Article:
The Canadian Air Force Spent $2 Million Flying Fighter Jets Over Sporting Events

    A fly-by for the Grey Cup cost more than $300,000.

    There's a rumbling sound in the distance that approaches quickly, a fast, loud swoosh, and then it's over.

    Some laugh, some scream, while excited lads let out a proud "Wooooo!"

    Canada's fighter jets put on quite the show. But those few seconds of excitement aren't cheap: It cost nearly $2 million for CF-18s to fly over sporting events last year.

    Data obtained under access to information laws shows the Hornets performed fly-bys for sporting events 11 times in 2015, at an average cost of $177,420 per event.

    Those events — mostly football games — amounted to 32.5 hours in the air for the CF-18s, a total cost of $1,951,625.

    It costs $60,050 per hour to fly a CF-18, according to a military costing guide that accompanied the data. That figure includes fuel, maintenance, crew, and more.

    One of the most expensive events was the Grey Cup. It cost $336,280 for two CF-18s to fly by the football field in Winnipeg.

    The jets were in the air for more than 5 hours combined that night in November. They came from CFB Cold Lake, one of two Canadian bases the CF-18s call home.

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    Maj. Steve Neta said the Royal Canadian Air Force has been flying over sports stadiums for as long as he can remember. "And frankly, it's something we're proud to do," he said.

    He said sports organizations request the fly-bys but do not reimburse the air force. The cost of the fly-overs is built into yearly flying budgets, Neta said, adding that the air force sees fly-overs as valuable public outreach exercises. They're often combined with pilot training as well, he said.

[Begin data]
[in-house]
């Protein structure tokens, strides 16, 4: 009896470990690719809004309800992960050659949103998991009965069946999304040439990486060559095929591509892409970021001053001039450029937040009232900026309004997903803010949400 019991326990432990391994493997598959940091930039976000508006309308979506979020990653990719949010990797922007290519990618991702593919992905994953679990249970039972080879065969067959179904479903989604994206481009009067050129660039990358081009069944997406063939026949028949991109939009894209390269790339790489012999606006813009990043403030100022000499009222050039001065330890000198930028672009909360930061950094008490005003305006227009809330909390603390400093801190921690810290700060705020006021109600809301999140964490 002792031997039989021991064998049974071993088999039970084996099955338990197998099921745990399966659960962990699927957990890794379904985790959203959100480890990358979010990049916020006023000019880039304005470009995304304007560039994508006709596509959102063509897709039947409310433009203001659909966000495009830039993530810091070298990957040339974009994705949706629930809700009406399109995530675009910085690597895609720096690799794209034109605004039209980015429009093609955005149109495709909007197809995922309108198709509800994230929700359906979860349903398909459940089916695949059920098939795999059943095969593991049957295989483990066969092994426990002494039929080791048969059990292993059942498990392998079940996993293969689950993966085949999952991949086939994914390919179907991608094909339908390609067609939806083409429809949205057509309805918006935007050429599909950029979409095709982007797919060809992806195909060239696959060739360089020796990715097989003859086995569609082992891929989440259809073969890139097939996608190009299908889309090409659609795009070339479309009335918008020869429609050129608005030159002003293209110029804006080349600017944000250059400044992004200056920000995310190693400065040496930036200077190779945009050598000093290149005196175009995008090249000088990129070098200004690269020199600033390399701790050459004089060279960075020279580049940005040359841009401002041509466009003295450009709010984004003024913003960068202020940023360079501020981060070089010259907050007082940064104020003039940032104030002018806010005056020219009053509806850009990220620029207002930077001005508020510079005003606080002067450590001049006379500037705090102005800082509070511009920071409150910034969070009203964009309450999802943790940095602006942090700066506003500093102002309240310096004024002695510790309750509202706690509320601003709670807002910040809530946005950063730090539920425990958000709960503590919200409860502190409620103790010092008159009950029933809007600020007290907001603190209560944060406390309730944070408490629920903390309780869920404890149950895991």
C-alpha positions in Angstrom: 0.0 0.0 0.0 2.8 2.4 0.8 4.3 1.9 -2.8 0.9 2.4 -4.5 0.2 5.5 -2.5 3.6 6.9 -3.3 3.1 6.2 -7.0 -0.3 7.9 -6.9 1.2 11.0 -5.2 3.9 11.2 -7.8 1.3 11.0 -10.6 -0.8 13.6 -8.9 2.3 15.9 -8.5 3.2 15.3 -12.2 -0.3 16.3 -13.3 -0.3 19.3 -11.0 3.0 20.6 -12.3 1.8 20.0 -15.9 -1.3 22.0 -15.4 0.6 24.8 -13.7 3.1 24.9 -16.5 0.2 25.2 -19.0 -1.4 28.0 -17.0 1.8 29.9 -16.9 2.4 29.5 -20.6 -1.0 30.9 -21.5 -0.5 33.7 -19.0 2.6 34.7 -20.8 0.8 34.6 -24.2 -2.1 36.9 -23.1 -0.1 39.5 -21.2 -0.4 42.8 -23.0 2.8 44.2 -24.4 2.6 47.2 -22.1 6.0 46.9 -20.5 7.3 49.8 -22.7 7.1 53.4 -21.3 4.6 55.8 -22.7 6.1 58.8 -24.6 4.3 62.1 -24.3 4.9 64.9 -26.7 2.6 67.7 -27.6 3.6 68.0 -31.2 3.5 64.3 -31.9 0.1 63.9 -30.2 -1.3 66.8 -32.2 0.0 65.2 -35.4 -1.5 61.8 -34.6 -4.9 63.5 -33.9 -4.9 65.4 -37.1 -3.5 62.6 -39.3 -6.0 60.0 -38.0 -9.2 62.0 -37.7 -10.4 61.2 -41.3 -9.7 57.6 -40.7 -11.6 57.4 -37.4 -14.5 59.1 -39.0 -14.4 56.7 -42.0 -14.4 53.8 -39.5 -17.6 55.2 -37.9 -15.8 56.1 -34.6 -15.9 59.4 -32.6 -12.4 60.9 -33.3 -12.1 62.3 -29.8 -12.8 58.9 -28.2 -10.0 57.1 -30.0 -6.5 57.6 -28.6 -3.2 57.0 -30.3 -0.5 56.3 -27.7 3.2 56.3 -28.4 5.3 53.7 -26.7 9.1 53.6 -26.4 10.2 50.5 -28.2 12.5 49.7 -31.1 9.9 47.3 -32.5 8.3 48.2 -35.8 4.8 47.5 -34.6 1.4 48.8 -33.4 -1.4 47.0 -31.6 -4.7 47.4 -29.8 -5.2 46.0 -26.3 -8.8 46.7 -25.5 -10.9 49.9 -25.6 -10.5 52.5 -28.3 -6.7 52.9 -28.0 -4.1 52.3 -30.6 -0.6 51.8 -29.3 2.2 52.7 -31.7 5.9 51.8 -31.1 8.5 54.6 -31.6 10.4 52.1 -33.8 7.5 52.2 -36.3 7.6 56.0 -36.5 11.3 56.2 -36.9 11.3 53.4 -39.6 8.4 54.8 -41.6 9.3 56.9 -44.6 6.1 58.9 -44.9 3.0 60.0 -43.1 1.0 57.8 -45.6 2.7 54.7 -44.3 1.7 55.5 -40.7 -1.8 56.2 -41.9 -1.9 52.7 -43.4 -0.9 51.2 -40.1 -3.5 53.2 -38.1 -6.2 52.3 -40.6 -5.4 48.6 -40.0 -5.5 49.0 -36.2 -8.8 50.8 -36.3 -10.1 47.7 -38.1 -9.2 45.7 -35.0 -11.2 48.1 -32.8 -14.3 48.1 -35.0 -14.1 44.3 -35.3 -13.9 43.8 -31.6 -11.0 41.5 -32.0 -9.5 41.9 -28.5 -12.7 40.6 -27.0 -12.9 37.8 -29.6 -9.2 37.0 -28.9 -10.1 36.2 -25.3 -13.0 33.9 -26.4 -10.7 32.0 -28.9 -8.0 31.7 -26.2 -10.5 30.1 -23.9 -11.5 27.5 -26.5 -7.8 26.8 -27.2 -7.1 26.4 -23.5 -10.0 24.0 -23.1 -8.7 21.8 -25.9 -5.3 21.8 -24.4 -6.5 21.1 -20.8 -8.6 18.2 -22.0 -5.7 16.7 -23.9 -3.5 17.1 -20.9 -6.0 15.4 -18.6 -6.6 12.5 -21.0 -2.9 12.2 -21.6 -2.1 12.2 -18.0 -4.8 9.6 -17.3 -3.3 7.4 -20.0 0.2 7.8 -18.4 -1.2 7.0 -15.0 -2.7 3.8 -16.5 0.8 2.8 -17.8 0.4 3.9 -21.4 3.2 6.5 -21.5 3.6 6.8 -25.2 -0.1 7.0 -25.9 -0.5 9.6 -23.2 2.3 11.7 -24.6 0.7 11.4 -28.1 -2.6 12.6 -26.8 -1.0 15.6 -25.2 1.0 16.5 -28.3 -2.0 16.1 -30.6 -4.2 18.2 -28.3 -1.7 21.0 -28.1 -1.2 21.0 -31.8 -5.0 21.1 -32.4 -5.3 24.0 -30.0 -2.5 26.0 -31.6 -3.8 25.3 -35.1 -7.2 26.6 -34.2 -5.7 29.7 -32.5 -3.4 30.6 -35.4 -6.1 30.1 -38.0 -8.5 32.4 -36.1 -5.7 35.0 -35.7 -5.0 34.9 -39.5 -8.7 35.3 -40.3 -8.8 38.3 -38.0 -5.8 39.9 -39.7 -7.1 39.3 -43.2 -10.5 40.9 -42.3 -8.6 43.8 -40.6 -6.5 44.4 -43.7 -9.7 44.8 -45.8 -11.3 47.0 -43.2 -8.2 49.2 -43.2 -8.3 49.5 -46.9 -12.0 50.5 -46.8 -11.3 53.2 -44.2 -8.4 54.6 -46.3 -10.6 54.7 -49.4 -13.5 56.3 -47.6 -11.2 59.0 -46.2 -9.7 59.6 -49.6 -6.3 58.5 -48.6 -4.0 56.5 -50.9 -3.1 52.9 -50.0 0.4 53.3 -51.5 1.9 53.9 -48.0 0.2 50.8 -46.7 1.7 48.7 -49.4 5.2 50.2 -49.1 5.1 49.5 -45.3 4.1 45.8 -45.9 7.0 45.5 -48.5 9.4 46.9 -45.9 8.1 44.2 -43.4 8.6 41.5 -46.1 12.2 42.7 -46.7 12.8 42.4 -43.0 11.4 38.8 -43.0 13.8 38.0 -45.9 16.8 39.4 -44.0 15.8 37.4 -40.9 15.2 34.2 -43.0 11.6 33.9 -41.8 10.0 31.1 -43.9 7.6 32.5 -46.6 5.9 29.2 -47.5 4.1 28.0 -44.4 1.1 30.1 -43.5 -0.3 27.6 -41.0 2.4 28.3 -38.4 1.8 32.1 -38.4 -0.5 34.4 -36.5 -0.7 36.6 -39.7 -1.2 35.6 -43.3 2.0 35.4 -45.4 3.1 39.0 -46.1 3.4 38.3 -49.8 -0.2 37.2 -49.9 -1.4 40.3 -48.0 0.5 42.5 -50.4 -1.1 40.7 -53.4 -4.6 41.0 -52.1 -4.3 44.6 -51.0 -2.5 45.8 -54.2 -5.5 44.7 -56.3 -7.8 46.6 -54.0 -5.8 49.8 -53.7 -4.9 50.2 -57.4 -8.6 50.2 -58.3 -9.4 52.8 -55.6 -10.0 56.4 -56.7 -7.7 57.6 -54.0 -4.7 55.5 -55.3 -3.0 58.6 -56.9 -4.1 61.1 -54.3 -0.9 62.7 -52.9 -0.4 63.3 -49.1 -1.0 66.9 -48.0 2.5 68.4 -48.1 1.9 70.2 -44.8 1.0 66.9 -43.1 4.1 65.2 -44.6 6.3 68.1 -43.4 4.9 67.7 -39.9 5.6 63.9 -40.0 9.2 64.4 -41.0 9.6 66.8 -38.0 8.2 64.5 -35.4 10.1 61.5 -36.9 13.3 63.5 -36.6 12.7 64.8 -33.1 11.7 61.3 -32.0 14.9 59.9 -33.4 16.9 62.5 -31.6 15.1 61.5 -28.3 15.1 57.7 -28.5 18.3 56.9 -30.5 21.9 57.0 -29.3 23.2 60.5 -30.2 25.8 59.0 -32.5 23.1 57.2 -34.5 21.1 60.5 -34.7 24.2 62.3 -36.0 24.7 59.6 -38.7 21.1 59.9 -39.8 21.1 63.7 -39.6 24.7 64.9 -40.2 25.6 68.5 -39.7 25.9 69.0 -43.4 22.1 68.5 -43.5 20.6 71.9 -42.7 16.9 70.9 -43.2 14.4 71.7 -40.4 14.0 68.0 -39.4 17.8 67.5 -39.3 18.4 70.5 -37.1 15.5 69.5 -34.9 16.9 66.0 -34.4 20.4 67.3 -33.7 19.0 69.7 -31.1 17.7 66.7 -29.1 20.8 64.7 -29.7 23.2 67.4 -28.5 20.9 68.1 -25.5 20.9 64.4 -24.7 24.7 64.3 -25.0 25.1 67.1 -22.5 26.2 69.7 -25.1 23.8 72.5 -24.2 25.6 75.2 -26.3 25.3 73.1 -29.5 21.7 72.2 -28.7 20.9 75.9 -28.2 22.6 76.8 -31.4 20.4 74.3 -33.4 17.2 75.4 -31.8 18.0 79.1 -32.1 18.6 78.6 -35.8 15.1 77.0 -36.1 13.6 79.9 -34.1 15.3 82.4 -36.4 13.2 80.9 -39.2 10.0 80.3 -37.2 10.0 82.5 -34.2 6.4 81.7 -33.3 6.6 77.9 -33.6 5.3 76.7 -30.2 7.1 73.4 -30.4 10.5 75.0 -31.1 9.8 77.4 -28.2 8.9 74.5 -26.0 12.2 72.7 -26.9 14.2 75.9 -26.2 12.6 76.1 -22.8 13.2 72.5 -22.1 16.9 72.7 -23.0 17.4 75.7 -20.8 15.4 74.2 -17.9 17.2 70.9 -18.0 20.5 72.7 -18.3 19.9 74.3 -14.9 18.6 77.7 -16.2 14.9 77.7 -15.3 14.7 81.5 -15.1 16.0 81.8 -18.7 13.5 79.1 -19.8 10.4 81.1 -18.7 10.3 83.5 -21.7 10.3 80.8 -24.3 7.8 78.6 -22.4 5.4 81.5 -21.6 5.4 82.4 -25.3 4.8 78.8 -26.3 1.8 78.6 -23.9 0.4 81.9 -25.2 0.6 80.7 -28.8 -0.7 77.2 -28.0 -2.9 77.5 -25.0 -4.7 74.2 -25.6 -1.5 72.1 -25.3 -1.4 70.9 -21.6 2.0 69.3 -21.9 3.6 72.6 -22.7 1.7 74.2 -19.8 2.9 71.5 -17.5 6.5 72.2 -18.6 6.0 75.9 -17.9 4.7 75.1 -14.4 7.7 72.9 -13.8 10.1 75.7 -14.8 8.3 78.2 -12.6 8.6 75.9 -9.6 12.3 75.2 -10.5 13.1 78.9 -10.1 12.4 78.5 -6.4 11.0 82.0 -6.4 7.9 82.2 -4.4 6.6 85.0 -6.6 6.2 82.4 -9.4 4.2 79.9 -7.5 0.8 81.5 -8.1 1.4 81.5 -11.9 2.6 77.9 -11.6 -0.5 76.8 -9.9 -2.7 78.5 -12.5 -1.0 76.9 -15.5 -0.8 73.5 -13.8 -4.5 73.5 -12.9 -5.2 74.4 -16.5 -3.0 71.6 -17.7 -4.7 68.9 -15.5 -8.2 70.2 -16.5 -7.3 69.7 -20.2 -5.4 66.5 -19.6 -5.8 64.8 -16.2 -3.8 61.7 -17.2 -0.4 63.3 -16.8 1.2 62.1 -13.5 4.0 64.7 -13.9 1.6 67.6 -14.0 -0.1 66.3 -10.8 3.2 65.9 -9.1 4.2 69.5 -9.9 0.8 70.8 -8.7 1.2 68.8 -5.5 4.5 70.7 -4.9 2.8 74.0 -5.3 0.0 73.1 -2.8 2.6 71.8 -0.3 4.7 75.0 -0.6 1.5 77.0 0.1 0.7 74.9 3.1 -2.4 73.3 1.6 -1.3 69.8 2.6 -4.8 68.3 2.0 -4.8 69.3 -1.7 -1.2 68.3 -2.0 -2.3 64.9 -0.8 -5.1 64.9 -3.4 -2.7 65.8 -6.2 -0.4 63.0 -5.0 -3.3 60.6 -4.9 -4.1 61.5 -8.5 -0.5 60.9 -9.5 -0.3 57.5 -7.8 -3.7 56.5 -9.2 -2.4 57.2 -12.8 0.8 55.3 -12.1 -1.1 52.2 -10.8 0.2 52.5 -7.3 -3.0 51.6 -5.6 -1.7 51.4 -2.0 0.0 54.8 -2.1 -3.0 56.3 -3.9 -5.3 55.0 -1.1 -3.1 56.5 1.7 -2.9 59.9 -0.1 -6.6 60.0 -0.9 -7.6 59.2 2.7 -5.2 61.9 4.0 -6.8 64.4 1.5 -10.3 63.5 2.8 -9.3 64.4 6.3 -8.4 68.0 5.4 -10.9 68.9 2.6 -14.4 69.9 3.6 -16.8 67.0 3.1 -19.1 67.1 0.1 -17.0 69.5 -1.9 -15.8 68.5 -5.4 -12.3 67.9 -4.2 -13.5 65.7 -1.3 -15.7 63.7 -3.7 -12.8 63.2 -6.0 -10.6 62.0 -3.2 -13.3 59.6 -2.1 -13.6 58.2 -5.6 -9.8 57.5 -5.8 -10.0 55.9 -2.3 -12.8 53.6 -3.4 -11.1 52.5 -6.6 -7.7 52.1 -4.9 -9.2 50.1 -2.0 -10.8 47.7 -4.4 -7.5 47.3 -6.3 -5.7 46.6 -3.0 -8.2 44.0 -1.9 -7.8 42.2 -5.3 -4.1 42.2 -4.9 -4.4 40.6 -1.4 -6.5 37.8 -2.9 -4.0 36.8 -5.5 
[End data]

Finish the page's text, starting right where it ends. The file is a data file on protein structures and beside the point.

But money has been tight in the air force. Budget cuts recently prompted the air force to keep its CF-18s on the ground more often, the Ottawa Citizen reported last year.

    Neta insisted fly-bys only happen if the air force has the resources. "Fly-bys don't happen at the sacrifice of our operations and our readiness," Neta said.

    He said the number of fly-bys varies by year depending on the budget, but that "it's fair to say" the air force will keep doing them this year.

    Fighter jet fly-bys for sporting events in 2015:

    June 7: Montreal Grand Prix Formula 1, 2 jets, 3.4 hours = $204,170

    June 11: Grand Défi Pierre Lavoie in Montmagny, Que., 1 jet, 0.5 hours = $30,025

    July 2: Calgary Stampede, 2 jets, 3.2 hours = $192,160

    Aug. 2: NASCAR Grand Prix de Trois-Rivières, 1 jet, 1.1 hours = $66,055

    Aug. 14: Winnipeg Blue Bombers First Responders Appreciation Night, 2 jets, 3.5 hours = $210,175

    Aug. 28: Edmonton Eskimos Military Appreciation game, 2 jets, 1.5 hours = $90,075

    Sept. 7: Calgary Stampeders Labour Day Classic/Military Appreciation, 2 jets, 3.2 hours = $192,160

    Oct. 1: Ottawa Redblacks Armed Forces Tribute Game, 1 jet, 2 hours = $120,100

    Oct. 18: Montreal Alouettes game, 2 jets, 5.6 hours = $336,280

    Nov. 1: Hamilton Tiger-Cats game, 1 jet, 2.9 hours = $174,145

    Nov. 29: Grey Cup in Winnipeg, 2 jets, 5.6 hours = $336,280